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I'm currently trying to add TDD on my workflow. I fail to create tests where I can easily test a library that requires remote connections.

More precise, my program uses snmp4j library. Currently I'm working with 1 release behind due to I don't know what's the impact of the new API release on my code. So I read that implementing a battery of tests based on what I use from the library I can have a better overview of the impact if I upgrade to the new version. So I have the following question

  • I need to get an snmp response based on a request. Ideally would be that I have control over the machine and I know what to ask and what to expect ... but what if that remote machine is down, has network connectivity problems or doesn't exist? Should I create a SNMP agent listening on localhost and have control over which OID I ask and which responses I give? I rely heavy on the type of responses from the OIDs (being Integer32, Gauge32 etc) not the values I receive.

The response doesn't have to be so concrete, actually I would like to read more about this kind of scenarios where you need to test network connectivity through an API.

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    As soon as external components are involved, it is not unit testing, but integration testing. – Bart van Ingen Schenau Dec 31 '14 at 14:38
  • Yes, you should mock out network clients – raptortech97 Dec 31 '14 at 14:38
  • @BartvanIngenSchenau but in my case is just a few methods I use, the problem is few of them requires an external source replying. Still considered integration? – user50236 Dec 31 '14 at 14:43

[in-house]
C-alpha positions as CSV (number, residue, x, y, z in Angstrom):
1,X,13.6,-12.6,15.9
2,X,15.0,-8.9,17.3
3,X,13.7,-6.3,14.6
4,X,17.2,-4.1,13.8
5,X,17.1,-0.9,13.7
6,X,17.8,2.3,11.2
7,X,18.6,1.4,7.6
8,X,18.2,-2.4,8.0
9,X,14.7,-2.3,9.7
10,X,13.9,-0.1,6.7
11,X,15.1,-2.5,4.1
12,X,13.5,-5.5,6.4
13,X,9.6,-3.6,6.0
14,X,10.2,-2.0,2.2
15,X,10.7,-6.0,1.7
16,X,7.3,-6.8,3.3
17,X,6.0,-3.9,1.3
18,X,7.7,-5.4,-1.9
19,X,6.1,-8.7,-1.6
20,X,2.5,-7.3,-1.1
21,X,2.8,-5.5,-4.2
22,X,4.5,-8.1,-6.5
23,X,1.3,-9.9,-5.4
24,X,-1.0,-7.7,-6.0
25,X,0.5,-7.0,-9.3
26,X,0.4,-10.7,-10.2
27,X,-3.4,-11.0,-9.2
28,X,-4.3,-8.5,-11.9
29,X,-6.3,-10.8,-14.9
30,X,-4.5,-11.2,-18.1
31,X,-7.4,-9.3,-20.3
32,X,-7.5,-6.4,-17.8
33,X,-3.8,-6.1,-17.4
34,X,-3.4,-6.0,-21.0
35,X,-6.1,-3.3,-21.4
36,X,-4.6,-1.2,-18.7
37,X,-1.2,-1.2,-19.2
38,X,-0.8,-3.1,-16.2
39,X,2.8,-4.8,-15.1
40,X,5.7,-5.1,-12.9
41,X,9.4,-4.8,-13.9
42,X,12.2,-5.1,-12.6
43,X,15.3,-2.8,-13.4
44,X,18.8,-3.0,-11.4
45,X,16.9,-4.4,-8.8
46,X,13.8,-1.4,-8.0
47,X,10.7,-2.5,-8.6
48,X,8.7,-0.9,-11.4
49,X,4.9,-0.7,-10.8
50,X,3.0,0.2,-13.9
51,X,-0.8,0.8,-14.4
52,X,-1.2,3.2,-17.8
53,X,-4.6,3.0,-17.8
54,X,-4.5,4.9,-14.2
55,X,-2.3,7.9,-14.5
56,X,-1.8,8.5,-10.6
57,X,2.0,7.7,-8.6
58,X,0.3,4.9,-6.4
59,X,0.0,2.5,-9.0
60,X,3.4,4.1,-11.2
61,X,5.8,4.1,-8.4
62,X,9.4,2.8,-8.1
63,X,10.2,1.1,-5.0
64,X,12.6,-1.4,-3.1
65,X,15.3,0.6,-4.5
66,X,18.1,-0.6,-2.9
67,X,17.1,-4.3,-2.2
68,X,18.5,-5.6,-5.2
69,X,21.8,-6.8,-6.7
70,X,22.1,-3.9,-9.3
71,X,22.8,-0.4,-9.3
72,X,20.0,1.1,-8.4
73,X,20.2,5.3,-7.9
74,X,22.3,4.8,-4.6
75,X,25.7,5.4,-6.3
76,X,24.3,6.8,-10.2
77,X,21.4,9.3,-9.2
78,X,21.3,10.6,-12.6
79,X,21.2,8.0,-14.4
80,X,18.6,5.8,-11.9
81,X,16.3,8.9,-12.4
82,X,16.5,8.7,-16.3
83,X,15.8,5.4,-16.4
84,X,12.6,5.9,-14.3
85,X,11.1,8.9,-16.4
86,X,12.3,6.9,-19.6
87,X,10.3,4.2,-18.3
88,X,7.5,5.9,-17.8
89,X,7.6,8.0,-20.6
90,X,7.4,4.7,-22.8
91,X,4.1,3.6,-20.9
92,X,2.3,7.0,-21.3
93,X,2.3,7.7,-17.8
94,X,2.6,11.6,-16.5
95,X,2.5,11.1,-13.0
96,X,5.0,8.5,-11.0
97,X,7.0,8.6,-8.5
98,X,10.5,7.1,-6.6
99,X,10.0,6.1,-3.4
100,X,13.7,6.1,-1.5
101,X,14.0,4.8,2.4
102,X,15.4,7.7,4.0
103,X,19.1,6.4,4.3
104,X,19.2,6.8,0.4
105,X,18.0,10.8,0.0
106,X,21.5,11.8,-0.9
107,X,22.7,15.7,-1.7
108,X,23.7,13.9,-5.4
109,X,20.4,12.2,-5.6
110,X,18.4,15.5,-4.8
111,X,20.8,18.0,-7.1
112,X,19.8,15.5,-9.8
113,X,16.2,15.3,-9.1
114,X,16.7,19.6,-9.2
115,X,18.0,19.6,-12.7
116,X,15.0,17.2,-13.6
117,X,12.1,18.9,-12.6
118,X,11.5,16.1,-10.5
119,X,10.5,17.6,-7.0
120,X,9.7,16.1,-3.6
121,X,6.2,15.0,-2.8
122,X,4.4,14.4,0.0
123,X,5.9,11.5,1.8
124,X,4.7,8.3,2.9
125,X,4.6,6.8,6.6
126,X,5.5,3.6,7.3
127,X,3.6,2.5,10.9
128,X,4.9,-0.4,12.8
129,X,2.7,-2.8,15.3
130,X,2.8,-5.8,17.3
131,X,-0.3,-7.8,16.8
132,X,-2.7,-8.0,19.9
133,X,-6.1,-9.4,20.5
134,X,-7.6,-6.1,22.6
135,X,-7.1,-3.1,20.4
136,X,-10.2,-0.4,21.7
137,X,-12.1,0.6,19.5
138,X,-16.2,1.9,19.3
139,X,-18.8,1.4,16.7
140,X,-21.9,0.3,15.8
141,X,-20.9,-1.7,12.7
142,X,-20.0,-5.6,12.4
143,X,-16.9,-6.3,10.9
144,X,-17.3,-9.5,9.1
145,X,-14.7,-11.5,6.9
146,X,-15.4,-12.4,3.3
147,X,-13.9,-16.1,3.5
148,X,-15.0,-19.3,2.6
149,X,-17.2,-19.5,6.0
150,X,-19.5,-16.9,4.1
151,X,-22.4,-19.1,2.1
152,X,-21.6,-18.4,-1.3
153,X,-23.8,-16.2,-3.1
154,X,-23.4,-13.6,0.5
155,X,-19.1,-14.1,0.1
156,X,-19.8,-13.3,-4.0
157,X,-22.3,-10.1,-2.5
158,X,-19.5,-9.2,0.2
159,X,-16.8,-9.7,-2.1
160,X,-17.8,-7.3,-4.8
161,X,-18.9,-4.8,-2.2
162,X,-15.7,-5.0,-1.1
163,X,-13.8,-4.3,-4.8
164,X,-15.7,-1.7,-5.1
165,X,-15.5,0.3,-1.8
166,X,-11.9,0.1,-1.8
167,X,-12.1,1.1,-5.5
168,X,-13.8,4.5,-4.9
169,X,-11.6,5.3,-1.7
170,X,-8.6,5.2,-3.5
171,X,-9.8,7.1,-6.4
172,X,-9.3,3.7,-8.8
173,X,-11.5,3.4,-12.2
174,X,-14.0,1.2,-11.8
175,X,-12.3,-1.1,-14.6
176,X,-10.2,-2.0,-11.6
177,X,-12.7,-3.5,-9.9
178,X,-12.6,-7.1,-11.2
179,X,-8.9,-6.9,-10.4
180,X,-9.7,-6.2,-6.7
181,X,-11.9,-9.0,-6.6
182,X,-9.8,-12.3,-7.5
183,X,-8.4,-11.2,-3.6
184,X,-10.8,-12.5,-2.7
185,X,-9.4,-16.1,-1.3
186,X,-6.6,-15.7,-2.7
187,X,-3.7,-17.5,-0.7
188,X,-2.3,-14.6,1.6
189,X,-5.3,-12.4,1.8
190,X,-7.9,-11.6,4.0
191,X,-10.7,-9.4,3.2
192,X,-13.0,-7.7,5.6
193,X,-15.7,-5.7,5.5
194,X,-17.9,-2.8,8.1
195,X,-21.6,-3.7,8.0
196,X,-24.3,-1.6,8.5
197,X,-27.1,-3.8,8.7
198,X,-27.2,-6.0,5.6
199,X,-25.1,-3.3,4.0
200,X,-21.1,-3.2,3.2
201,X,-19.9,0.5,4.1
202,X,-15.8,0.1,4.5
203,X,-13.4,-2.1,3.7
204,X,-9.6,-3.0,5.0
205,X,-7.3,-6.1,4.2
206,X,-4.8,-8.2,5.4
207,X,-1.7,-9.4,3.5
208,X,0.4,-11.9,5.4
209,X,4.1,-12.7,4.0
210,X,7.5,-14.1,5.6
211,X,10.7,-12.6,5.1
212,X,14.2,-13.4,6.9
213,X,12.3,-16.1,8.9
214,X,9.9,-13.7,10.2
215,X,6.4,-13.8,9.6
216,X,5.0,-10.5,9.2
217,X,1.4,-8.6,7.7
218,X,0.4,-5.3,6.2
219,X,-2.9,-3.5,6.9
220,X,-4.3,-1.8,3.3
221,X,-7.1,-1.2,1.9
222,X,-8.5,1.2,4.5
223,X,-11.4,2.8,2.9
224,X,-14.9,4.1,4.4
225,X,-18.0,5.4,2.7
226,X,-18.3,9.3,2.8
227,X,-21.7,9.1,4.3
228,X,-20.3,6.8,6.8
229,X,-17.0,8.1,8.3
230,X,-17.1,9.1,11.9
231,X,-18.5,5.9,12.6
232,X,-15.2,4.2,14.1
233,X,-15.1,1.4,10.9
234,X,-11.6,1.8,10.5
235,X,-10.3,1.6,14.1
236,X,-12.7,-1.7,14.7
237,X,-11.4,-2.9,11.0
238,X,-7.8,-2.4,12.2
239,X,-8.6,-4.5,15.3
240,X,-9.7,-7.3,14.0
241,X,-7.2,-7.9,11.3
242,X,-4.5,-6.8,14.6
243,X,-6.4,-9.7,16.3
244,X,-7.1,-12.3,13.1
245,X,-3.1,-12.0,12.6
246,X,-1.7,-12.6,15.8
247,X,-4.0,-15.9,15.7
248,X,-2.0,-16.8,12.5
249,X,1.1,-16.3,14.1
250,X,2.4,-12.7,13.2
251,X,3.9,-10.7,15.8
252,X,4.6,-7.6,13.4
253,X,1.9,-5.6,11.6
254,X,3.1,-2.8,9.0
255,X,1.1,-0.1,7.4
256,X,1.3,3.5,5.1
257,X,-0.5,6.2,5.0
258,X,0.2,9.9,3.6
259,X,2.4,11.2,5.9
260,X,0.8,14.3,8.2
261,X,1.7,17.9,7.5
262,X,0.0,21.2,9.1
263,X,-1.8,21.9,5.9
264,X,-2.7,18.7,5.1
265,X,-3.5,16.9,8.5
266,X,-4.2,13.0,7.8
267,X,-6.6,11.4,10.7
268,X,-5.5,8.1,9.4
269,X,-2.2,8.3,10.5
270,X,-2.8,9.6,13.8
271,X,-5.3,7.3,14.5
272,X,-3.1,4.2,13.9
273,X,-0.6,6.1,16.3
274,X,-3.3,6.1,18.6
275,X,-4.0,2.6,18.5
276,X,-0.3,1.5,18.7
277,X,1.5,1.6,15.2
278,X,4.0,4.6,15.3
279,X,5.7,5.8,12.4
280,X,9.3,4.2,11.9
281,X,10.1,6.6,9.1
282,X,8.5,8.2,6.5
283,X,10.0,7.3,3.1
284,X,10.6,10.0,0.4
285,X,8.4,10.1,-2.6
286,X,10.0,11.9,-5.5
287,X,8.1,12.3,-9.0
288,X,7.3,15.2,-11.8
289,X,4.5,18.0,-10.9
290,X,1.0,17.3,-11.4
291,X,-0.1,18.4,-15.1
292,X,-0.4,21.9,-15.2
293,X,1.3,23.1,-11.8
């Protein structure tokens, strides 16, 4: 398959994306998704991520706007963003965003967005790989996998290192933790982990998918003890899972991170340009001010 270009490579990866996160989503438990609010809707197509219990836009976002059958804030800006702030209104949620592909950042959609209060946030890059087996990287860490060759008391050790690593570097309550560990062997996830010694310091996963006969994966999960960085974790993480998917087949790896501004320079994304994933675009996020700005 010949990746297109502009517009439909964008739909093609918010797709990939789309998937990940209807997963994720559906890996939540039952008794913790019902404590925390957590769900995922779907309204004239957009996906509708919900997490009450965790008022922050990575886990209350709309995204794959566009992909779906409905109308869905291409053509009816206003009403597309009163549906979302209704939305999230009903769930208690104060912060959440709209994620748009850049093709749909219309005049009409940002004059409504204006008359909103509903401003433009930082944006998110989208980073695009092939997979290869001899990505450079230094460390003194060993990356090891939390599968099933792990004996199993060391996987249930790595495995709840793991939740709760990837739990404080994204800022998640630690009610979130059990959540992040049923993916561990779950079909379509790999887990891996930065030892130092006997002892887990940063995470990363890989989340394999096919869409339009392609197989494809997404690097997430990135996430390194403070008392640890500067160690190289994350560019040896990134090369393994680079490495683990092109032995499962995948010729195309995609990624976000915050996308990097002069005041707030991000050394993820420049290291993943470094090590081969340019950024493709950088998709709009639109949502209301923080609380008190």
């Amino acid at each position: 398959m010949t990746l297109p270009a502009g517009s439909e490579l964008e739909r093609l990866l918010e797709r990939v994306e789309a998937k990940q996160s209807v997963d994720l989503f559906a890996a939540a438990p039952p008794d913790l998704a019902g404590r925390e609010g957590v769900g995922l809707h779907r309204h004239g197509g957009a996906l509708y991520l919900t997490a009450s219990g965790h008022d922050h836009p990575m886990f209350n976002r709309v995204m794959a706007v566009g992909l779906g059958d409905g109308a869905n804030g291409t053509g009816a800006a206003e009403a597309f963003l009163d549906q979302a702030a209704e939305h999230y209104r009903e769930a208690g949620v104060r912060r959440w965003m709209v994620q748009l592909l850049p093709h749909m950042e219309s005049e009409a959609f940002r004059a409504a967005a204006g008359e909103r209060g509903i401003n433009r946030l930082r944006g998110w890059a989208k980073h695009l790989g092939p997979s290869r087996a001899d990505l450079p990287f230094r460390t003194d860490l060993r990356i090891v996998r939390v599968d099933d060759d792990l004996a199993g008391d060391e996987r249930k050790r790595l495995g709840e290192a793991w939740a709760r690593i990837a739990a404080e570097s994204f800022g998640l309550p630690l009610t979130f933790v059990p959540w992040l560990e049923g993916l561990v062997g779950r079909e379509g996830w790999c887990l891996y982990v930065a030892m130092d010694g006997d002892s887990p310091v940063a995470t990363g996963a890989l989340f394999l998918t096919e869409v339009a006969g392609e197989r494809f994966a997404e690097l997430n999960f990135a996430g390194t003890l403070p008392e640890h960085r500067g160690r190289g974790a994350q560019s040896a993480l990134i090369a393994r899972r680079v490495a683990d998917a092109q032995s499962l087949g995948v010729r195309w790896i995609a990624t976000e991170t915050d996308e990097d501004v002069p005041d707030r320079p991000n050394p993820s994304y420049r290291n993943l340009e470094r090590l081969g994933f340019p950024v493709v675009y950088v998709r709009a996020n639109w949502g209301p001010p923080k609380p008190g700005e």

• @jmolinaso: If the external replies weren't needed it could be argued both ways. The need for replies from an external source puts it squarely in integration testing. But don't let that stop you. – Bart van Ingen Schenau Dec 31 '14 at 14:46
  • I think it's important to clarify that just because this is an integration test rather than a unit test doesn't mean it isn't appropriate for TDD. The idea that TDD requires isolation is a myth; see stephenwalther.com/archive/2009/04/11/… – Jules Jan 1 '15 at 10:52
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In their book Growing Object-Oriented Software, Guided by Tests, Steve Freeman and Nat Pryce tackle this very issue. I do recommend that as a worthy read, since it's full of interesting examples and I'll probably just misquote, anyway.

Rephrasing, they argue that instead of mocking the external API you have no control over, you should create a layer of adapter objects. That way you can translate the data to your application's terms and distance the third party code from yours.

I rely heavy on the type of responses from the OIDs (being Integer32, Gauge32 etc) not the values I receive.

Based on what you said, that could be a helpful pattern to adapt to.

However, the authors also state that this pattern may not be applicable if your application relies on value types. So in the end it boils down to: it depends. Abstracting value types may not make sense in this particular case, but if it does, here's an option worth considering.

  • Give you the right answer, not only because you are the only one, you also refer to something I can read to improve ;-) – user50236 Apr 3 '15 at 7:24
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    @husker I'm glad you did that, thank you! Just be sure to undo your action and downvote my answer once you've gotten the book and noticed that I have misunderstood the whole concept. The section I was referring is in chapter 8, Building on Third-Party Code. – sankari Apr 3 '15 at 21:00

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